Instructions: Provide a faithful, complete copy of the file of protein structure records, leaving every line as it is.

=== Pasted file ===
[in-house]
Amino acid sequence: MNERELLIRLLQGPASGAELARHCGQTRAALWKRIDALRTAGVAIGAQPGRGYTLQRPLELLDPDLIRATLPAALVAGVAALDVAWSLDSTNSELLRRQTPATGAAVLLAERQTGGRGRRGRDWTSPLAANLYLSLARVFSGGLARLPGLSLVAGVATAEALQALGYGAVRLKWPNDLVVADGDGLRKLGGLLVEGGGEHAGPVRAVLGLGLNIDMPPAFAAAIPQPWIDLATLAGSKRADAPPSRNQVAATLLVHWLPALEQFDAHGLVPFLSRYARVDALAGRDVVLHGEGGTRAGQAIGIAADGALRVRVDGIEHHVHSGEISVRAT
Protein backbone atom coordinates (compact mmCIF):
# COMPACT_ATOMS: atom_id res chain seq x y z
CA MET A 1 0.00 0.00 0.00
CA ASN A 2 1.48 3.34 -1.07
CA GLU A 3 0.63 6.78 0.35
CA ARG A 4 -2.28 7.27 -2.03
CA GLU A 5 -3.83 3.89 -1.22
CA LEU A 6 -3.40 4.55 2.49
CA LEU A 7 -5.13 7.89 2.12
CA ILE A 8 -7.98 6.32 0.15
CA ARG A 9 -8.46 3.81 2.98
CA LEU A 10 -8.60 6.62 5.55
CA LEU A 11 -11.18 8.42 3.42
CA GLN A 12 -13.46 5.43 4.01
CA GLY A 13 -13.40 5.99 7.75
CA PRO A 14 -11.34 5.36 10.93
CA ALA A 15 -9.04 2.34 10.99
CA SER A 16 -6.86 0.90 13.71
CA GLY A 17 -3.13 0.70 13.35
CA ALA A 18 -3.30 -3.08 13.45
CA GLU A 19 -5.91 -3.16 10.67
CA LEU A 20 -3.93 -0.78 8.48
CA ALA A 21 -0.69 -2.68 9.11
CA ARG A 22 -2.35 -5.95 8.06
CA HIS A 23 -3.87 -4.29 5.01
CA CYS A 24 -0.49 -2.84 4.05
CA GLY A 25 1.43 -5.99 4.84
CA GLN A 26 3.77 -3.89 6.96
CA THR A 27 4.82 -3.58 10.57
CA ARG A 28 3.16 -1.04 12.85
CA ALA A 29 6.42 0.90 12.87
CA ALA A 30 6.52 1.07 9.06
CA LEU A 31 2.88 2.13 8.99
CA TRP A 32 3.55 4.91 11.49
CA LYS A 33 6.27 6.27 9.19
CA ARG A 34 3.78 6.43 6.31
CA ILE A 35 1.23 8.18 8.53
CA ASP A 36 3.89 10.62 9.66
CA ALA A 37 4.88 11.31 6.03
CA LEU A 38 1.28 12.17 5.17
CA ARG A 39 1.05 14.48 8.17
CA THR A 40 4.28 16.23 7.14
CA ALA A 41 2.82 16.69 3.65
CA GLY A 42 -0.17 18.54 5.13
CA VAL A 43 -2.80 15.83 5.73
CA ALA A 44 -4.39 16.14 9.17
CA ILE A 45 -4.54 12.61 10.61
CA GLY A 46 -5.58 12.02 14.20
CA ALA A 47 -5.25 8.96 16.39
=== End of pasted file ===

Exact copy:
[in-house]
Amino acid sequence: MNERELLIRLLQGPASGAELARHCGQTRAALWKRIDALRTAGVAIGAQPGRGYTLQRPLELLDPDLIRATLPAALVAGVAALDVAWSLDSTNSELLRRQTPATGAAVLLAERQTGGRGRRGRDWTSPLAANLYLSLARVFSGGLARLPGLSLVAGVATAEALQALGYGAVRLKWPNDLVVADGDGLRKLGGLLVEGGGEHAGPVRAVLGLGLNIDMPPAFAAAIPQPWIDLATLAGSKRADAPPSRNQVAATLLVHWLPALEQFDAHGLVPFLSRYARVDALAGRDVVLHGEGGTRAGQAIGIAADGALRVRVDGIEHHVHSGEISVRAT
Protein backbone atom coordinates (compact mmCIF):
# COMPACT_ATOMS: atom_id res chain seq x y z
CA MET A 1 0.00 0.00 0.00
CA ASN A 2 1.48 3.34 -1.07
CA GLU A 3 0.63 6.78 0.35
CA ARG A 4 -2.28 7.27 -2.03
CA GLU A 5 -3.83 3.89 -1.22
CA LEU A 6 -3.40 4.55 2.49
CA LEU A 7 -5.13 7.89 2.12
CA ILE A 8 -7.98 6.32 0.15
CA ARG A 9 -8.46 3.81 2.98
CA LEU A 10 -8.60 6.62 5.55
CA LEU A 11 -11.18 8.42 3.42
CA GLN A 12 -13.46 5.43 4.01
CA GLY A 13 -13.40 5.99 7.75
CA PRO A 14 -11.34 5.36 10.93
CA ALA A 15 -9.04 2.34 10.99
CA SER A 16 -6.86 0.90 13.71
CA GLY A 17 -3.13 0.70 13.35
CA ALA A 18 -3.30 -3.08 13.45
CA GLU A 19 -5.91 -3.16 10.67
CA LEU A 20 -3.93 -0.78 8.48
CA ALA A 21 -0.69 -2.68 9.11
CA ARG A 22 -2.35 -5.95 8.06
CA HIS A 23 -3.87 -4.29 5.01
CA CYS A 24 -0.49 -2.84 4.05
CA GLY A 25 1.43 -5.99 4.84
CA GLN A 26 3.77 -3.89 6.96
CA THR A 27 4.82 -3.58 10.57
CA ARG A 28 3.16 -1.04 12.85
CA ALA A 29 6.42 0.90 12.87
CA ALA A 30 6.52 1.07 9.06
CA LEU A 31 2.88 2.13 8.99
CA TRP A 32 3.55 4.91 11.49
CA LYS A 33 6.27 6.27 9.19
CA ARG A 34 3.78 6.43 6.31
CA ILE A 35 1.23 8.18 8.53
CA ASP A 36 3.89 10.62 9.66
CA ALA A 37 4.88 11.31 6.03
CA LEU A 38 1.28 12.17 5.17
CA ARG A 39 1.05 14.48 8.17
CA THR A 40 4.28 16.23 7.14
CA ALA A 41 2.82 16.69 3.65
CA GLY A 42 -0.17 18.54 5.13
CA VAL A 43 -2.80 15.83 5.73
CA ALA A 44 -4.39 16.14 9.17
CA ILE A 45 -4.54 12.61 10.61
CA GLY A 46 -5.58 12.02 14.20
CA ALA A 47 -5.25 8.96 16.39